DRUG ADDICTION: HOW COMMON IS PTSD?

DRUG ADDICTION: HOW COMMON IS PTSD?

The reasons that an individual may abuse drugs or alcohol can be very complex, but there are some factors that increase the risk. After experiencing a traumatic event or several traumatic events, there is a possibility that an individual may attempt to avoid the symptoms of post-traumatic stress disorder, or PTSD, by abusing a substance. Although PTSD is not the only factor that may contribute to drug addiction, it may increase the risk of developing an addiction.

What is PTSD?

The reasons that an individual may abuse drugs or alcohol can be very complex, but there are some factors that increase the risk. After experiencing a traumatic event or several traumatic events, there is a possibility that an individual may attempt to avoid the symptoms of post-traumatic stress disorder, or PTSD, by abusing a substance. Although PTSD is not the only factor that may contribute to drug addiction, it may increase the risk of developing an addiction.

The Nebraska Department of Veterans’ Affairs explains that PTSD is a disorder that occurs after an individual has experienced a life-threatening situation or has witnessed a similar trauma.

Generally, it refers to individuals who have survived or been involved in an uncontrollable situation that was traumatic. It may also relate to physical, emotional or sexual abuse, even if the individual’s life was not in danger.

According to the U.S. Department of Veterans’ Affairs, roughly 60 percent of men and 50 percent of women will experience a traumatic situation in their lifetime. Generally, women are more likely to experience sexual abuse or trauma, says the U.S. Department of Veterans’ Affairs. Men, on the other hand, are more likely to experience physical violence, assault or may be the witness to a death or serious injury.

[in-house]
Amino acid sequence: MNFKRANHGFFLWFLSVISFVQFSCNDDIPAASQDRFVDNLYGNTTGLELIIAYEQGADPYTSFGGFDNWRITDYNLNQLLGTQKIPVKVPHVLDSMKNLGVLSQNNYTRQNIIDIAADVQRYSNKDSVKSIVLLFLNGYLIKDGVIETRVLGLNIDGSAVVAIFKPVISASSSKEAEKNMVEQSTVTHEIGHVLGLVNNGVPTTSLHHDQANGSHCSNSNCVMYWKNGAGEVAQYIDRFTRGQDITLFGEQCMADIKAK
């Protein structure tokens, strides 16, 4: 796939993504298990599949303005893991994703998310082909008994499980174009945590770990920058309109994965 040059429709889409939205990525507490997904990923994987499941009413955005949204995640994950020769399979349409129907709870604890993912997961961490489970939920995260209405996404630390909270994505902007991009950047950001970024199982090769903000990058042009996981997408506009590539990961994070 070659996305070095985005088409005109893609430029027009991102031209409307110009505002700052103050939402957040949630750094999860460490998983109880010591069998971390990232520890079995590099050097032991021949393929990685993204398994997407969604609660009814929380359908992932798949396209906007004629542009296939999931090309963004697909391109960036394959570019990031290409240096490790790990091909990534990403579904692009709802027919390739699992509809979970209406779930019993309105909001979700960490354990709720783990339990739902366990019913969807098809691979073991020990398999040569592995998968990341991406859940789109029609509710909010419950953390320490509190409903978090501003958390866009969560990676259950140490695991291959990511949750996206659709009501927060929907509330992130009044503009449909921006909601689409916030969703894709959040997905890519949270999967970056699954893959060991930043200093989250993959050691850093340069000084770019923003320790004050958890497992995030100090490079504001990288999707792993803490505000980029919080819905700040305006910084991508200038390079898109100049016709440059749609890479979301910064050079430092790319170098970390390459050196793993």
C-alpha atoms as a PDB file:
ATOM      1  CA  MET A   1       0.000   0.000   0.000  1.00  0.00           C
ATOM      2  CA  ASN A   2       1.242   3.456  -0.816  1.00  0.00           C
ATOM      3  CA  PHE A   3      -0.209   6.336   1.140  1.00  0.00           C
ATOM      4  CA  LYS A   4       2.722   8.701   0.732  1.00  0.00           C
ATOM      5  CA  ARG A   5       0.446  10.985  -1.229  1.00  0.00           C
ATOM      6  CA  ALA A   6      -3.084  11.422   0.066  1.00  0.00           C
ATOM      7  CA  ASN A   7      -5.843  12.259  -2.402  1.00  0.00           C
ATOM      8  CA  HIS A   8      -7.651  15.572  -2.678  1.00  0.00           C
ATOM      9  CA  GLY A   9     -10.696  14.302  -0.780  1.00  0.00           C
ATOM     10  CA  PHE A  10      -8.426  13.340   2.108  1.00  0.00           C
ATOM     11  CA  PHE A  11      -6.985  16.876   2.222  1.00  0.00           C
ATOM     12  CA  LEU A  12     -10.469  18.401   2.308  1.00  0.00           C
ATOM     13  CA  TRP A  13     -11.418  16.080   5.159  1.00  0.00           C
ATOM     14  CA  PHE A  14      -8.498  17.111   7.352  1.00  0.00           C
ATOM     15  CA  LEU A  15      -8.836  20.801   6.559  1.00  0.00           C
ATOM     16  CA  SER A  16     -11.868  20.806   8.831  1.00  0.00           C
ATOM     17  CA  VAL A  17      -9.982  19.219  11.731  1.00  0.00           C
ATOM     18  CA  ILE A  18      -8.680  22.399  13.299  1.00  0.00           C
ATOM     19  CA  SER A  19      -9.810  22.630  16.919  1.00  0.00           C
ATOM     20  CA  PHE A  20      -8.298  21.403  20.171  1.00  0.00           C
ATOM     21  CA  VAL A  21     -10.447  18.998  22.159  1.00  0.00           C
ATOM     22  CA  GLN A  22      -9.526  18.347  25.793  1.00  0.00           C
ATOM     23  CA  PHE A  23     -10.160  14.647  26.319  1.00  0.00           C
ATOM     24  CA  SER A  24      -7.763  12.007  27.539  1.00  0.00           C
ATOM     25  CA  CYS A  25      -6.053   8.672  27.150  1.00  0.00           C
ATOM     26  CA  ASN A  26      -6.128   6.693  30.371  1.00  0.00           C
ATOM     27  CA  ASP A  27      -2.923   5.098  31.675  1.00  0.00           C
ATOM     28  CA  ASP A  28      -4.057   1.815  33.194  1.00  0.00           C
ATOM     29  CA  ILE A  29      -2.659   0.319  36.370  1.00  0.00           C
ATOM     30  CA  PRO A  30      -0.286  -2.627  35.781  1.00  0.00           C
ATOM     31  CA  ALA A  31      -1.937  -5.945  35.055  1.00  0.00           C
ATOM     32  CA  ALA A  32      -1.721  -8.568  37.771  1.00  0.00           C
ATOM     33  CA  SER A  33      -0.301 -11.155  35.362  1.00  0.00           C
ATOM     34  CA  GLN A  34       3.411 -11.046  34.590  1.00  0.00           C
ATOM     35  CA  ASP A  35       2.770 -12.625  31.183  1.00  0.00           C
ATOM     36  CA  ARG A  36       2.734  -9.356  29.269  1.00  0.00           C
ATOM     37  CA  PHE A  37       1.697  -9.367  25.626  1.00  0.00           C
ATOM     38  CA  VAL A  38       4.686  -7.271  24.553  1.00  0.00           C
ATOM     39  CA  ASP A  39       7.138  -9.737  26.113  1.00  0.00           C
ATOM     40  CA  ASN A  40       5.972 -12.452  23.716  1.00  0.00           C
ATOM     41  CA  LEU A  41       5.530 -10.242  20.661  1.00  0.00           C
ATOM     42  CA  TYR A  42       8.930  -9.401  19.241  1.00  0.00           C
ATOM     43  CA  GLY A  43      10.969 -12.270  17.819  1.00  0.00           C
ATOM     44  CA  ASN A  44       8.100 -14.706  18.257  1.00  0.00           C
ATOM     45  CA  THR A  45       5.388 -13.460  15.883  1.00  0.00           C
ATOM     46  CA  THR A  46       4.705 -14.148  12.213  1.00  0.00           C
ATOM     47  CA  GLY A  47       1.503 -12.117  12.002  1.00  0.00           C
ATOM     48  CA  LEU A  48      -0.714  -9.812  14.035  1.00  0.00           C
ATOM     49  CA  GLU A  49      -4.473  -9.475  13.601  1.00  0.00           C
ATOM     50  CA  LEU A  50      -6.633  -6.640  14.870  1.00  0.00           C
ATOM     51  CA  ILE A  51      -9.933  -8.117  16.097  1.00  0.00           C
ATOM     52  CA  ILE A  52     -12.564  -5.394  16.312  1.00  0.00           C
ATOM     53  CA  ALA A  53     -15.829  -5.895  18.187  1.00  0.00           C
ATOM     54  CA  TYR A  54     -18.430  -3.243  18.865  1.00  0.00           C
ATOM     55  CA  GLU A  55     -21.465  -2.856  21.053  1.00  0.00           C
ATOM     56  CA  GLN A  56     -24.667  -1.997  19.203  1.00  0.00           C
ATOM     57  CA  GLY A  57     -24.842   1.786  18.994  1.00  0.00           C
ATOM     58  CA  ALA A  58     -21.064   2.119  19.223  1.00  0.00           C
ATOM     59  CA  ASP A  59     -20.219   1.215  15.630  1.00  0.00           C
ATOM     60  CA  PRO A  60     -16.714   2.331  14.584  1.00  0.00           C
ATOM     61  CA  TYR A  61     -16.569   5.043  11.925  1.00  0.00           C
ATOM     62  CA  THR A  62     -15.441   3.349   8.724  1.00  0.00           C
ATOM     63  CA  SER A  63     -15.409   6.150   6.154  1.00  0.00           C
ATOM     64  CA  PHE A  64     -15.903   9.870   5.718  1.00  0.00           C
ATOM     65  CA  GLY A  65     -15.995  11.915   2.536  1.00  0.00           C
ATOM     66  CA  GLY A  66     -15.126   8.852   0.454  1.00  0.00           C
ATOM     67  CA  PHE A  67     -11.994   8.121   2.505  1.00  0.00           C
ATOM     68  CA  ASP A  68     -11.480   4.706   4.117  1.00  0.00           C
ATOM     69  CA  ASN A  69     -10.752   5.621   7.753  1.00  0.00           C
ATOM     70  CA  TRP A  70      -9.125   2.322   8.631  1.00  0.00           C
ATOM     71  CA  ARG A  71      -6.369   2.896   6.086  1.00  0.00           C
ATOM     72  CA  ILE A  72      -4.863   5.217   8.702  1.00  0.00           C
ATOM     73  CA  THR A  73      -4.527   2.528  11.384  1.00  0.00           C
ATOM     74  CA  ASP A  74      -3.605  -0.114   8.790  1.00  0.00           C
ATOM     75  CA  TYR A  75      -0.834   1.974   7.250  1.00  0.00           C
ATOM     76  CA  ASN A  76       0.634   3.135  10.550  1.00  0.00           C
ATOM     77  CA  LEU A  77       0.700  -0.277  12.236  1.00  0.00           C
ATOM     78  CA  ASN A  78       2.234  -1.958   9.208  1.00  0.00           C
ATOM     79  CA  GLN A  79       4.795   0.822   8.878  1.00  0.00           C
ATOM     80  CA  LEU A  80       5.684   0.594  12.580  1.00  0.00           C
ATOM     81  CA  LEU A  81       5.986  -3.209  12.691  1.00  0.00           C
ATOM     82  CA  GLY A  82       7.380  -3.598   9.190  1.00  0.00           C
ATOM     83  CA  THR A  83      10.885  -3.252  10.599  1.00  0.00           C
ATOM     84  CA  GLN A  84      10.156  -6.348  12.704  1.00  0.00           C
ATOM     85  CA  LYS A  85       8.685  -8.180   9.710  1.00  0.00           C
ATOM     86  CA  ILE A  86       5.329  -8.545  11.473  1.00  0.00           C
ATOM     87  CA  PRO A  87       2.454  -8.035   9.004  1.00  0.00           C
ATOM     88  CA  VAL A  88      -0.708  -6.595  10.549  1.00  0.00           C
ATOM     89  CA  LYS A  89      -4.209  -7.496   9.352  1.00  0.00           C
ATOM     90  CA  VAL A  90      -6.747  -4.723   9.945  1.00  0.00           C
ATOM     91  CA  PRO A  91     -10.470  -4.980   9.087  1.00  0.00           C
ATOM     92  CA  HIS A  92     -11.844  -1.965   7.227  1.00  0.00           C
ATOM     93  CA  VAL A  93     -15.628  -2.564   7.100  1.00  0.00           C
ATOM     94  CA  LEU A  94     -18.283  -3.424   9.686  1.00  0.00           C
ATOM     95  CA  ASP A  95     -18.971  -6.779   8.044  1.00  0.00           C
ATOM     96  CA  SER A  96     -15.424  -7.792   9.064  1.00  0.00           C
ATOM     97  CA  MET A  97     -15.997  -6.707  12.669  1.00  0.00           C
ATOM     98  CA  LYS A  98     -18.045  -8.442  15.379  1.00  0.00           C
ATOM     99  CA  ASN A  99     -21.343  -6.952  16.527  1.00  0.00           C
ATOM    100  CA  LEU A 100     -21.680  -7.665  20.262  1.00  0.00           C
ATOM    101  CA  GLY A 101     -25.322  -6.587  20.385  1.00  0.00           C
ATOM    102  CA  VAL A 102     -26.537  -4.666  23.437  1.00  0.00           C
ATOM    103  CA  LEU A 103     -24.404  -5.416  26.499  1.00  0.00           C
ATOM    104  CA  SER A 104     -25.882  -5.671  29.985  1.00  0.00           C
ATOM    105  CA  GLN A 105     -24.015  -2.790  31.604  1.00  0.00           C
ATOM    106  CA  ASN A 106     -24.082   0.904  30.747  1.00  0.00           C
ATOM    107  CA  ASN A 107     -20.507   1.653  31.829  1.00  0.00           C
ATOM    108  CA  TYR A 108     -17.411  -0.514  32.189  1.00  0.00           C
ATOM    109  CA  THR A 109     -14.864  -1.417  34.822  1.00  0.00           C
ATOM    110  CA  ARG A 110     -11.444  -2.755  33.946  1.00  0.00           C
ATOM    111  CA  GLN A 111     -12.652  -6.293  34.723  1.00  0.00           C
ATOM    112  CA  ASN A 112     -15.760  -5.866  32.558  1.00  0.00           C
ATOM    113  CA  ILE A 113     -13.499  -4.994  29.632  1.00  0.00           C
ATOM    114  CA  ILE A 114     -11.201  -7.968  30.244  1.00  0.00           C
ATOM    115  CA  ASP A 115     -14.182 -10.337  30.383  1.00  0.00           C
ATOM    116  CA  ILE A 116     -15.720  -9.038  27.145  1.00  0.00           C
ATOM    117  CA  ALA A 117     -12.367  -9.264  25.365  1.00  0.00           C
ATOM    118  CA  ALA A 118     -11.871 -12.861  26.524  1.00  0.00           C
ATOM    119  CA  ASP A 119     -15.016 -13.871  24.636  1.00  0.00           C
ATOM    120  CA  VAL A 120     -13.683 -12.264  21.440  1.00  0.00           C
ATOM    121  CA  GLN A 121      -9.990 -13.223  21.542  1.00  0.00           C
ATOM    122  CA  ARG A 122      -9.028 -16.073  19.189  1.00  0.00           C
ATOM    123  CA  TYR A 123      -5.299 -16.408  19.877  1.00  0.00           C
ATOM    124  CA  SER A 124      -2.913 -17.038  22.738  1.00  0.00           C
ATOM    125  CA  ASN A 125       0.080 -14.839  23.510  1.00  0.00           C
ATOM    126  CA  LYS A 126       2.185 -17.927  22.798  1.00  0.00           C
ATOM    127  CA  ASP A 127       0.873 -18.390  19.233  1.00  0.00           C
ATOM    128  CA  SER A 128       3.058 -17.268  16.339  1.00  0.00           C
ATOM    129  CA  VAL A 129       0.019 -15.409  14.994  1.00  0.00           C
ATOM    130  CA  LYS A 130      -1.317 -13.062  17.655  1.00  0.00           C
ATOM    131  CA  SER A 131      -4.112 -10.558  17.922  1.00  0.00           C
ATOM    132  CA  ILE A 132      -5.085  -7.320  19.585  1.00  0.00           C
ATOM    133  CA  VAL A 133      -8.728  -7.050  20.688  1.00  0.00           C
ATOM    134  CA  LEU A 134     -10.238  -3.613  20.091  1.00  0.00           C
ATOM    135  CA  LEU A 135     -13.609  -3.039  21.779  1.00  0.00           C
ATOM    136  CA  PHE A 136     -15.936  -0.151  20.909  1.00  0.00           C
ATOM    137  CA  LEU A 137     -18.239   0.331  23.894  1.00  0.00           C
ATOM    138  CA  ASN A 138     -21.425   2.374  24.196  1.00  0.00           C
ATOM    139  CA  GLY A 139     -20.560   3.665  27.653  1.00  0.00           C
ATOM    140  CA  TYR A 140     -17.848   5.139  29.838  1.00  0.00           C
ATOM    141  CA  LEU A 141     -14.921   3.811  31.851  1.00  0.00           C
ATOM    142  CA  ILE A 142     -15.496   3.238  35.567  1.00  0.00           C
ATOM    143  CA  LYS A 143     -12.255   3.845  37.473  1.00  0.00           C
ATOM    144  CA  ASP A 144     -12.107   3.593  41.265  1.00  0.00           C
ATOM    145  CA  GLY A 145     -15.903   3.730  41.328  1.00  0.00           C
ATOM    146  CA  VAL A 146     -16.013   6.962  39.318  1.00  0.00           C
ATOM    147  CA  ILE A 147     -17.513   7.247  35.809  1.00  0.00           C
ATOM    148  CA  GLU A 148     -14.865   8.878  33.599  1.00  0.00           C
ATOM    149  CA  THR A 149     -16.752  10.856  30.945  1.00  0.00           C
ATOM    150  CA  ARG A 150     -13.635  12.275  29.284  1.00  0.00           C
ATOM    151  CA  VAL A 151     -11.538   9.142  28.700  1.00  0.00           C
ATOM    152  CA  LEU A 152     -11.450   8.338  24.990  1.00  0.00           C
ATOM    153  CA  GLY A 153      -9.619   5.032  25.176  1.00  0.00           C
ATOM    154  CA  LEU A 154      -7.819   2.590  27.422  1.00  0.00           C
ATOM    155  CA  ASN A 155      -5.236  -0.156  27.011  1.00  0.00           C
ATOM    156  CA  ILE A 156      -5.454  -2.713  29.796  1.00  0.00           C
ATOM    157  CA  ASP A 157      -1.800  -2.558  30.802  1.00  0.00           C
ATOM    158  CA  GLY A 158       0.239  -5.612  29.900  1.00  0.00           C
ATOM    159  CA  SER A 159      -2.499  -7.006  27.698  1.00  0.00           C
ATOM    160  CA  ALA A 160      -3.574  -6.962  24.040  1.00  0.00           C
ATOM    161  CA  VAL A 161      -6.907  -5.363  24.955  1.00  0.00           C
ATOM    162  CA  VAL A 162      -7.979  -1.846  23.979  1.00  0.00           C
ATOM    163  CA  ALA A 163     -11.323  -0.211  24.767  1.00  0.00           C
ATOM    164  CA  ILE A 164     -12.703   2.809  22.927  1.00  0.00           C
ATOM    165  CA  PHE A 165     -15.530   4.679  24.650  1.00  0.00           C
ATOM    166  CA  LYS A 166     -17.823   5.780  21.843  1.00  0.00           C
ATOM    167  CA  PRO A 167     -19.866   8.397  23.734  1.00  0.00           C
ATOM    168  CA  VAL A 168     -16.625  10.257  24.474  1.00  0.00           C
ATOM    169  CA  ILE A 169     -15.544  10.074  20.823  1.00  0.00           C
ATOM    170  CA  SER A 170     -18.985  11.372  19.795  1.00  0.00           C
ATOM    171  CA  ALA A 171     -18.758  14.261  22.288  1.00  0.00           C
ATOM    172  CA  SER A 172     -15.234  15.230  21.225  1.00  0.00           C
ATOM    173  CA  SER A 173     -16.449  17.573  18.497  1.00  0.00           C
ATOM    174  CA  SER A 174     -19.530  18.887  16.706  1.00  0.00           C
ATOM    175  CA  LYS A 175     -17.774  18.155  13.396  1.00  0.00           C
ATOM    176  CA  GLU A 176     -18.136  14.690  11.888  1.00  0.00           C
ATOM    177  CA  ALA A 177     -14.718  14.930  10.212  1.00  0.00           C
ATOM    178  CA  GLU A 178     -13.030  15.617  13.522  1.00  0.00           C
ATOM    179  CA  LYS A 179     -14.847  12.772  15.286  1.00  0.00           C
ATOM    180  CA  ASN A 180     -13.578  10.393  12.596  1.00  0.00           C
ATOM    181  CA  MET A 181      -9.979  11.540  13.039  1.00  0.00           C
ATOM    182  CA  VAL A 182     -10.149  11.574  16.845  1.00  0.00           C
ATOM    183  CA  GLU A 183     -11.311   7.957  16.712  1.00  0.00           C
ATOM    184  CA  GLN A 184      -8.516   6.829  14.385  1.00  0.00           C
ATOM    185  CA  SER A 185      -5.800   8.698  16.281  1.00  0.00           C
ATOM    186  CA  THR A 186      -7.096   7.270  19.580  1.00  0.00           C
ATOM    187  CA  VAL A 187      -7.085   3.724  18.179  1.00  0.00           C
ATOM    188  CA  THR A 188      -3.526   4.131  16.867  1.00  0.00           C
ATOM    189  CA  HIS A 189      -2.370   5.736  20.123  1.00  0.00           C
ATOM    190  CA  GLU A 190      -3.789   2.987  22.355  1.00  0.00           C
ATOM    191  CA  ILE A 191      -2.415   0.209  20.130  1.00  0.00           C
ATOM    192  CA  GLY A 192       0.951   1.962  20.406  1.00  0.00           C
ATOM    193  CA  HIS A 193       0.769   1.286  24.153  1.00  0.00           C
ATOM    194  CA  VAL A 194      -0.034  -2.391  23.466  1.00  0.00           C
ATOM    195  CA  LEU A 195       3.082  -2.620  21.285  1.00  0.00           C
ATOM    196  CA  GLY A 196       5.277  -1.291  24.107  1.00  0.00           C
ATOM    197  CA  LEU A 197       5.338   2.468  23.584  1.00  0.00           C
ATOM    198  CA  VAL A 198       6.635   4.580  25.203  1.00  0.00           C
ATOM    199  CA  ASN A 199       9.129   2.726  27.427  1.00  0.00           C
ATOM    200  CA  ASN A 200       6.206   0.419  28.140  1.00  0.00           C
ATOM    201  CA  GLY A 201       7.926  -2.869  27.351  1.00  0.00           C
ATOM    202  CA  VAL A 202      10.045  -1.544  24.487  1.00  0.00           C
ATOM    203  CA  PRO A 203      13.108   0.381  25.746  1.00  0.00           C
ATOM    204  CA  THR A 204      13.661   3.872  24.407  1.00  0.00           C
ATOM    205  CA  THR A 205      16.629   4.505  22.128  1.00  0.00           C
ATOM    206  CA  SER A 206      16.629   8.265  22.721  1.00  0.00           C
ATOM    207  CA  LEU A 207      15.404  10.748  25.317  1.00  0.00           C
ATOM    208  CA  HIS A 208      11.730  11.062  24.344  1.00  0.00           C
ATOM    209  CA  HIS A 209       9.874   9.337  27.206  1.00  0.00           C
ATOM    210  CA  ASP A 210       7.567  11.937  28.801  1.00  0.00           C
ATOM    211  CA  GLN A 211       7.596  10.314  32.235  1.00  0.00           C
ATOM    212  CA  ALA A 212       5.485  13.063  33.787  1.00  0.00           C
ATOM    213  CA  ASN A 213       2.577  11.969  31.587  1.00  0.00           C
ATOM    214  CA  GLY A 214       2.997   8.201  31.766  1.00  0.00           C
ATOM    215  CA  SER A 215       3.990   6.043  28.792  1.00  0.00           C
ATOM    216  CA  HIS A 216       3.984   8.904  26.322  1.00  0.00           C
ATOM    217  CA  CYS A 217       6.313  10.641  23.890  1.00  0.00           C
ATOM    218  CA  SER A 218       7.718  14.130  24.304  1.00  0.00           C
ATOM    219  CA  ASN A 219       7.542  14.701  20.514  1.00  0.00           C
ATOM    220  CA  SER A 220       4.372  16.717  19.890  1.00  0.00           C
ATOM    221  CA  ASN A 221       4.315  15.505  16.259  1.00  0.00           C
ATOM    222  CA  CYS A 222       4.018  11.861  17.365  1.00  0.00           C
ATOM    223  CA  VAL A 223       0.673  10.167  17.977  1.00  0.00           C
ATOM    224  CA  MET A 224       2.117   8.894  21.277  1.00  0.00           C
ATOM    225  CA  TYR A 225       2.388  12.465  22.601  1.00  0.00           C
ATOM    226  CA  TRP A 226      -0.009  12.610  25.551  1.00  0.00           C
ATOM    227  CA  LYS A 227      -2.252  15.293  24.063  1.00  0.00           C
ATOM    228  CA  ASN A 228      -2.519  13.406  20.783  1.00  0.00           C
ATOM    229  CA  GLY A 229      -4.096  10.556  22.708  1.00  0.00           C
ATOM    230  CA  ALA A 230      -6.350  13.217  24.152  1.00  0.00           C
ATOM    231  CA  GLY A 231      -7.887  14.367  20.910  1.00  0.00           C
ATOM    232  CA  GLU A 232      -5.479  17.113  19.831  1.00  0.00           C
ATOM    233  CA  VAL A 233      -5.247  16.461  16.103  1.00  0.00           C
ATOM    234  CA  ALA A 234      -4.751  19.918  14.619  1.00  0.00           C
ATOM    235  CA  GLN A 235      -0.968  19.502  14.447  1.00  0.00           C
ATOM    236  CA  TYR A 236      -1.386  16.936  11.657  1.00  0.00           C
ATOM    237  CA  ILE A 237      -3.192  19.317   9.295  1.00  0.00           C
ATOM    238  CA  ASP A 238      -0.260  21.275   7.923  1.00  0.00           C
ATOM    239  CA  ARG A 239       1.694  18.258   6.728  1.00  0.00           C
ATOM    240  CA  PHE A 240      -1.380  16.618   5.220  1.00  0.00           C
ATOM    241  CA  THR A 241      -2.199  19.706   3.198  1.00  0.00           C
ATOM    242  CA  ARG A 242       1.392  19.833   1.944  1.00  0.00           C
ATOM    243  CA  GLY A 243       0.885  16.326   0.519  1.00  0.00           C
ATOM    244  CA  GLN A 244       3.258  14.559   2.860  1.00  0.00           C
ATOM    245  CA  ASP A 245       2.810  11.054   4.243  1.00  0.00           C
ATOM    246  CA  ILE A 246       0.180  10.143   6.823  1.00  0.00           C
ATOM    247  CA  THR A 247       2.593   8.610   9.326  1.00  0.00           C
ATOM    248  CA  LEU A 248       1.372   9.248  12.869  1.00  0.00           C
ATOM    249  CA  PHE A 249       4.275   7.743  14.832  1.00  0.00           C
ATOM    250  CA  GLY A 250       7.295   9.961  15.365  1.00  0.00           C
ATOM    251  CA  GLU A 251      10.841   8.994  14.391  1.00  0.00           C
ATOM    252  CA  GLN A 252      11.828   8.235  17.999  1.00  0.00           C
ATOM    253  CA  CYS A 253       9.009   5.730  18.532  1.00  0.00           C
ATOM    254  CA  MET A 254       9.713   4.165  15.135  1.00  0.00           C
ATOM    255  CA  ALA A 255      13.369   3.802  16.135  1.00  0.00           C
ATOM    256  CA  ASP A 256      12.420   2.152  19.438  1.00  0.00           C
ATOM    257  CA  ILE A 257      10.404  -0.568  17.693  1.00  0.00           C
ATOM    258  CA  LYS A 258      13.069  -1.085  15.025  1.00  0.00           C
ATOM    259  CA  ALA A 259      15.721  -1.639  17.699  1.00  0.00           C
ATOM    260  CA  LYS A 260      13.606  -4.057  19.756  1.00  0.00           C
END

Although a large number of individuals will experience a traumatic event, only a small percentage will actually develop PTSD. The U.S. Department of Veterans’ Affairs suggests that roughly 4 percent of men will develop PTSD in their lifetime.

Drug Addiction and PTSD

Even though the majority of individuals will recover from traumatic experiences without developing PTSD, the University of Hawaii reports that many individuals will use alcohol or other substances to help with the irritability, fears or depression that may occur after a traumatic experience. A key factor that may contribute to the use of a substance is related to the ability to control the situation.

According to the University of Hawaii, an individual who has attempted to prevent the traumatic experience has a lower risk of developing PTSD and may cope with the stress of a traumatic situation much easier than an individual who was not in control. That feeling of helplessness or learned helplessness that may occur during prolonged traumatic experiences can be an essential factor in the risk of addiction.

Using Drugs to Reduce PTSD Symptoms

The University of Hawaii explains that the use of alcohol or other substances after a traumatic experience can be an attempt to compensate for the reduced levels of endorphins in the body.During a traumatic experience, an individual may have a large number of endorphins that are released in an effort to reduce or numb the pain. The body will naturally stop producing endorphins when the danger has passed, which results in physical and emotional symptoms.

Drug Abuse Increases Endorphins

 

Using alcohol or other substances can increase the levels of endorphins in the body, which increases the risk of an addiction. Coping strategies and methods of handling the symptoms that develop are the key to determining if an addiction will develop.

Although a traumatic experience is not the only reason that a drug addiction can develop, it can be a trigger or a contributing factor. Individuals who have been diagnosed with PTSD can have a higher risk of addiction, especially if they used a substance like alcohol shortly after the trauma occurred.

If you or a loved one is trying to recover from substance abuse after a traumatic experience, then it may be necessary to seek a drug treatment program that can handle the symptoms of PTSD and the drug addiction.